“Agent Advice” (this installment featuring agent Paula Munier of Talcott Notch Literary) is a series of quick interviews with literary agents and script agents who talk with Guide to Literary Agents about their thoughts on writing, publishing, and just about anything else. This series has more than 170 interviews so far with reps from great literary agencies. This collection of interviews is a great place to start if you are just starting your research on literary agents.
This installment features Paula Munier of Talcott Notch Literary Services. Paula began as a journalist, and over the years she has penned countless new stories, articles, essays, collateral, and blogs, as well as authored/co-authored more than a dozen books. Along the way, she has also added editor, acquisitions specialist, digital content manager, and publishing executive to her repertoire. She can be found on Twitter.
She is currently seeking: Mystery/thriller, SF/fantasy, romance, YA, memoir, humor, pop culture, health & wellness, cooking, self-help, pop psych, New Age, inspirational, technology, and science.
GLA: How and why did you become an agent?
PM: My own agent, Gina Panettieri, asked me to join her agency, and I jumped at the chance.
GLA: Besides “good writing and voice,” what are you looking for right now and not getting? What do you pray for when tackling the slush pile?
PM: Great premise/idea, clean copy, persistence, and professionalism.
GLA: How do you think your background as a writer and journalist affects what you take on?
PM: As a writer, I love and appreciate good writing. If I fall in love with the writing, I take it on. As a former reporter, I have a soft spot for journalists. As a longtime editor, I almost always give my clients notes and we discuss the issues I see as obstacles to selling their work. If they won’t revise, I don’t take them on.
GLA: You have a deep love for words and enjoy working with talented wordsmiths. What do you think of writers who use a variety of adjectives and verbs in their writing such as, “whispered, gasped, mumbled,” as opposed to, “he said or she said”?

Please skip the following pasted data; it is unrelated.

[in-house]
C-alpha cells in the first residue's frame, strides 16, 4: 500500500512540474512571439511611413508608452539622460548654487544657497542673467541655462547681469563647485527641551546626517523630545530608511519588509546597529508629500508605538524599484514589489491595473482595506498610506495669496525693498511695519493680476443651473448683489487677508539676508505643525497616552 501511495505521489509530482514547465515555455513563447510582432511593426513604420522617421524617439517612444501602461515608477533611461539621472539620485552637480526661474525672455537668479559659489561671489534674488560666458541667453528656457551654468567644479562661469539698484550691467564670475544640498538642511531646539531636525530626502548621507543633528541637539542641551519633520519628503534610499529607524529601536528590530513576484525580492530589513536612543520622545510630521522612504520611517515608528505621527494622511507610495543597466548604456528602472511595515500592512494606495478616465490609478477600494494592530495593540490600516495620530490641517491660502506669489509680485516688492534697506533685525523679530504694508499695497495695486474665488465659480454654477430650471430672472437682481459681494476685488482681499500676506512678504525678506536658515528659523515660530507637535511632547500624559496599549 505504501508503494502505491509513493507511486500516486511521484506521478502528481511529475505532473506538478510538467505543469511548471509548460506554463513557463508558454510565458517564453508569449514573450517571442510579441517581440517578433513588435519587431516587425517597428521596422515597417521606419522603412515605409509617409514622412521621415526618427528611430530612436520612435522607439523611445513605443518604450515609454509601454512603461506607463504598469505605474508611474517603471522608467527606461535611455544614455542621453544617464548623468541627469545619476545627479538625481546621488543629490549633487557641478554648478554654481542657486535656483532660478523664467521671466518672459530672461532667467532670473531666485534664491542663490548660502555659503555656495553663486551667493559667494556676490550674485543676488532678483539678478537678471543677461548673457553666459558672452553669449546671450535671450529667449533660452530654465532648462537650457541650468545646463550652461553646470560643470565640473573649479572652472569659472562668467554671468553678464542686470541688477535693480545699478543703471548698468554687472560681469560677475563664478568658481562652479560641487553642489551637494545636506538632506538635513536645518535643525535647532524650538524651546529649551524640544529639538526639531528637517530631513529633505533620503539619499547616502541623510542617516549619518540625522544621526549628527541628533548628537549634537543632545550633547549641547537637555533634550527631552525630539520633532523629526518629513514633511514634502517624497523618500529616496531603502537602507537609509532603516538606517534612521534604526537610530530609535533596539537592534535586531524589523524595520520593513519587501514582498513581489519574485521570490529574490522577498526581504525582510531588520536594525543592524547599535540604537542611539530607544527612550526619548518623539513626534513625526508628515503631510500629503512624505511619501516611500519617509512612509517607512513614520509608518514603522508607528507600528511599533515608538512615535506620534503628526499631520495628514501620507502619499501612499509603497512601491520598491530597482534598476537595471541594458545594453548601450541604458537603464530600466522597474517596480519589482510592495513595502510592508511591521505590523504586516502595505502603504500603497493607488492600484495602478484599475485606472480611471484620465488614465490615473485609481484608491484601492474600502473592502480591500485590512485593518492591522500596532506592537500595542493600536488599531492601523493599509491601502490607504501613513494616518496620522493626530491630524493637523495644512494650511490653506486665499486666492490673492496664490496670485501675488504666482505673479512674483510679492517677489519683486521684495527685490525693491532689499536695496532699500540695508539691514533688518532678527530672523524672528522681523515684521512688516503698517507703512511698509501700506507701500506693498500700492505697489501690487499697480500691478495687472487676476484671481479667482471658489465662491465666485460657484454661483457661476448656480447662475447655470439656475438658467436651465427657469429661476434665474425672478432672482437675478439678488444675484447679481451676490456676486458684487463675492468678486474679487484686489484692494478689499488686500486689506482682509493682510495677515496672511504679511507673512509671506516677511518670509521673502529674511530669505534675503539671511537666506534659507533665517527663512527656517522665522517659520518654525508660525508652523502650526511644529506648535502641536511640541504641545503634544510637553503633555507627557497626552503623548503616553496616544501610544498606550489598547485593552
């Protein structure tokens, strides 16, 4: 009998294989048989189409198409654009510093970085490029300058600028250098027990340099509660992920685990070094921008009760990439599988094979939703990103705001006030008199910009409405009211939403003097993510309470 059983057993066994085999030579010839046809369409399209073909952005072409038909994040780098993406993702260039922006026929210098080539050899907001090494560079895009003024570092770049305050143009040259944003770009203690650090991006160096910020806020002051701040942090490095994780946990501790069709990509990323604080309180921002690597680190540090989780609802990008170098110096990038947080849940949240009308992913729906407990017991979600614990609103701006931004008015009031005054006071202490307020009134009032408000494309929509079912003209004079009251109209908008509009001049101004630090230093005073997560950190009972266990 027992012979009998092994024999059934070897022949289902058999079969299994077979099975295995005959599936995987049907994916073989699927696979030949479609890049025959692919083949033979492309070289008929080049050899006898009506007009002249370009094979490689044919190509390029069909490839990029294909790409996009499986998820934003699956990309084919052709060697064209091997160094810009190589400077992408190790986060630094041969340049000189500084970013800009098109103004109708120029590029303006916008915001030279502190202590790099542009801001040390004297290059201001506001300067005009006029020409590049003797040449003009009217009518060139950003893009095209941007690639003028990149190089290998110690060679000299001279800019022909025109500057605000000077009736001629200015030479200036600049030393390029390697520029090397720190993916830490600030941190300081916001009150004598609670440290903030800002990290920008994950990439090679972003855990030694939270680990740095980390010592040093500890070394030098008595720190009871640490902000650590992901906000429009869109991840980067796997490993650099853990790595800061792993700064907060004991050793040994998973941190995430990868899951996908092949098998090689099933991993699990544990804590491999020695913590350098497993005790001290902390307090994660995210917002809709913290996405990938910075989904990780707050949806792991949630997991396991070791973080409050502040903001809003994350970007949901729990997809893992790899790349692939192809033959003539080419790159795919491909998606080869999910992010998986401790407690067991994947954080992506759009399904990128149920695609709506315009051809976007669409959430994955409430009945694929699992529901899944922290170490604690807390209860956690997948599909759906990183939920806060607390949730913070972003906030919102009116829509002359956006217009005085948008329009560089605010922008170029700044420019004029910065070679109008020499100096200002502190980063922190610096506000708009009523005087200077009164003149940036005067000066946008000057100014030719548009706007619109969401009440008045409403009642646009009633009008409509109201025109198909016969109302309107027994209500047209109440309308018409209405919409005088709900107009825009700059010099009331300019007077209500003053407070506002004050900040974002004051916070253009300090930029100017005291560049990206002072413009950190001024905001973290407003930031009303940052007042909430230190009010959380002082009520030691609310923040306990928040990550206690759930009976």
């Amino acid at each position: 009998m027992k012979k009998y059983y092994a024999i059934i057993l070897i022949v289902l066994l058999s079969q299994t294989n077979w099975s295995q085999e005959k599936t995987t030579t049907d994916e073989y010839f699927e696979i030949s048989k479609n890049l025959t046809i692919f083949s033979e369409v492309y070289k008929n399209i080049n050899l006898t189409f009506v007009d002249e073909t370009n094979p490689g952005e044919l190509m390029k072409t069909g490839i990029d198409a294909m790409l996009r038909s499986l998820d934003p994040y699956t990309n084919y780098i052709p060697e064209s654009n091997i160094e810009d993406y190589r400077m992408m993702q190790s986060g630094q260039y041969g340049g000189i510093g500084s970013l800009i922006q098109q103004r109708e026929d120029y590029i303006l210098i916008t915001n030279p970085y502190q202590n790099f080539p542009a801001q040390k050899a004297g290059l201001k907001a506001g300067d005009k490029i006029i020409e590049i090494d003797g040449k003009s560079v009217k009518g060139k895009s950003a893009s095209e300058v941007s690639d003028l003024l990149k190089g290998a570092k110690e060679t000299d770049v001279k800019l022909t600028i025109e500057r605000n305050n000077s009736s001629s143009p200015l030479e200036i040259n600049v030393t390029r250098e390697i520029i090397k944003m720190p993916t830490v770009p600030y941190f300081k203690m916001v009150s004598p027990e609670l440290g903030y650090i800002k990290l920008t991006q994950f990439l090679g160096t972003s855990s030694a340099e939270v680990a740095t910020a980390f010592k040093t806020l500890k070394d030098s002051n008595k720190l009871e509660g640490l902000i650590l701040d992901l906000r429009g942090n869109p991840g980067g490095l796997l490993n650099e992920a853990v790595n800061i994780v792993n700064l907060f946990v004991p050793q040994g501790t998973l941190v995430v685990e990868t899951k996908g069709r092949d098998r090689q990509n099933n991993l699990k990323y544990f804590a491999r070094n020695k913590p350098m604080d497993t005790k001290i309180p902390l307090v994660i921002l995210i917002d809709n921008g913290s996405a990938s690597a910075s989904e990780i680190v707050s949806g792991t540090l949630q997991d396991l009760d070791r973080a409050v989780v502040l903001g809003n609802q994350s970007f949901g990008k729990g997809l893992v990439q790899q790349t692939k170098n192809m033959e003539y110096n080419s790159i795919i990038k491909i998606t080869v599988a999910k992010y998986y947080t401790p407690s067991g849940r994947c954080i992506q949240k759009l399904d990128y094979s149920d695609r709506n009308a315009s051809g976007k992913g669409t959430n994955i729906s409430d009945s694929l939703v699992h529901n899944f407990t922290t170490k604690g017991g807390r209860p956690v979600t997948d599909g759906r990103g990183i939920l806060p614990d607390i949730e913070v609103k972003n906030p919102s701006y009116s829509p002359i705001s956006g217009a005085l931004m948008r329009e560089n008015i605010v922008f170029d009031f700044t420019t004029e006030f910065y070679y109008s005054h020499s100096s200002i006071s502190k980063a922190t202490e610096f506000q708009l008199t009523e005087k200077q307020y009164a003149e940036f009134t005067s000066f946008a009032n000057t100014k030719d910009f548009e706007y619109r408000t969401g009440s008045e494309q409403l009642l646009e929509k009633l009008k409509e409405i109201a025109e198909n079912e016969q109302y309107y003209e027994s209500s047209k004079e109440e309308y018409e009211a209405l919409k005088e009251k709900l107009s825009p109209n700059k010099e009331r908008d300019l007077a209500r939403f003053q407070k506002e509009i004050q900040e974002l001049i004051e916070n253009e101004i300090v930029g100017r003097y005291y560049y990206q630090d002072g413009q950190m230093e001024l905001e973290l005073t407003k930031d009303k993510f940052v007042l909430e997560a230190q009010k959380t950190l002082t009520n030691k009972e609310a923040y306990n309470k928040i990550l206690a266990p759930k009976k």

PM: When you need a dialogue tag, stick to said. But often the best dialogue tag isn’t a tag at all. It’s an action:
“Stop complaining,” Humphrey intoned. “It’s really annoying.”
“Stop complaining,” Humphrey said. “It’s really annoying.”
“Stop complaining.” Humphrey pointed the gun at his wife. “It’s really annoying.”
You see what I mean. When it comes to description, what you need is that telling detail. That’s what brings your setting to life.
GLA: You’re a huge fan of crime fiction having served four terms as President of the New England chapter of Mystery Writers of America as well as on the MWA board. On this subject—crime fiction: If you had to give your best three tips on how to write effective crime fiction, what would you say?
PM: 1) Don’t write it unless you read it (true for most any genre).
2) Craft is everything in this genre, as the bar is high. Work on yours.
3) Become part of this generous, vibrant community–you and your work will be better for it.
GLA: You seek nonfiction in a whole host of subjects. Any areas lacking in the amount of submissions?
PM: I’m always looking for strong humor, business, self-help, and cookbook proposals.
(Find more nonfiction literary agents.)
GLA: If you were teaching a class on nonfiction writing & submitting, what would be item number one on your syllabus?
PM: 1) The idea.
2) The proposal. A well-written proposal proves you can execute on the idea.
GLA: What is something personal about you writers would be surprised to hear?
PM: Last year, I completed my yoga teacher training. I now run asana and pranayama classes as well as mindfulness workshops. I’m also working on a book about mindfulness and the creative process.
GLA: Will you be at any upcoming writers’ conferences where writers can meet and pitch you?
PM: The Algonkian Pitch Conference (http://newyorkpitchconference.com/) in New York City [March 14-17, 2013] and I will also be at the Roger Smith Cookbook Conference (http://cookbookconf.com/) in New York City [Feb 7-9, 2013].
GLA: Best pieces of advice we haven’t talked about yet?
PM: Join a writers group. Take classes and workshops. Go to writers conferences. (See a list of writers conferences here.) Learn to revise your work, and invest in the services of an editor. Act like a pro and you will be treated like one.
Check Out These Great Upcoming Writers Conferences:
- Feb. 11, 2017: Writers Conference of Minnesota (St. Paul, MN)
- Feb. 16–19, 2017: San Francisco Writers Conference (San Francisco, CA)
- Feb. 24, 2017: The Alabama Writers Conference (Birmingham, AL)
- Feb. 25, 2017: Atlanta Writing Workshop (Atlanta, GA)
- March 25, 2017: Michigan Writers Conference (Detroit, MI)
- March 25, 2017: Kansas City Writing Workshop (Kansas City, MO)
- April 8, 2017: Philadelphia Writing Workshop (Philadelphia, PA)
- April 22, 2017: Get Published in Kentucky Conference (Louisville, KY)
- April 22, 2017: New Orleans Writers Conference (New Orleans, LA)
- May 6, 2017: Seattle Writers Conference (Seattle, WA)
- May 19–21, 2017: PennWriters Conference (Pittsburgh, PA)
- June 24, 2017: The Writing Workshop of Chicago (Chicago, IL)
- Aug. 18–20, 2017: Writer’s Digest Conference (New York, NY)
Other writing/publishing articles and links for you:
- 7 Reasons Agents Stop Reading Your Submission.
- Sell More Books by Building Your Writer Platform.
- How to Get an Agent’s Attention.
- Why Your Manuscript Can Get Rejected.
- NEW Literary Agent Seeking Writers: Vickie Motter of Andrea Hurst Literary.
- Follow Chuck Sambuchino on Twitter or find him on Facebook. Learn all about his writing guides on how to get published, how to find a literary agent, and how to write a query letter.
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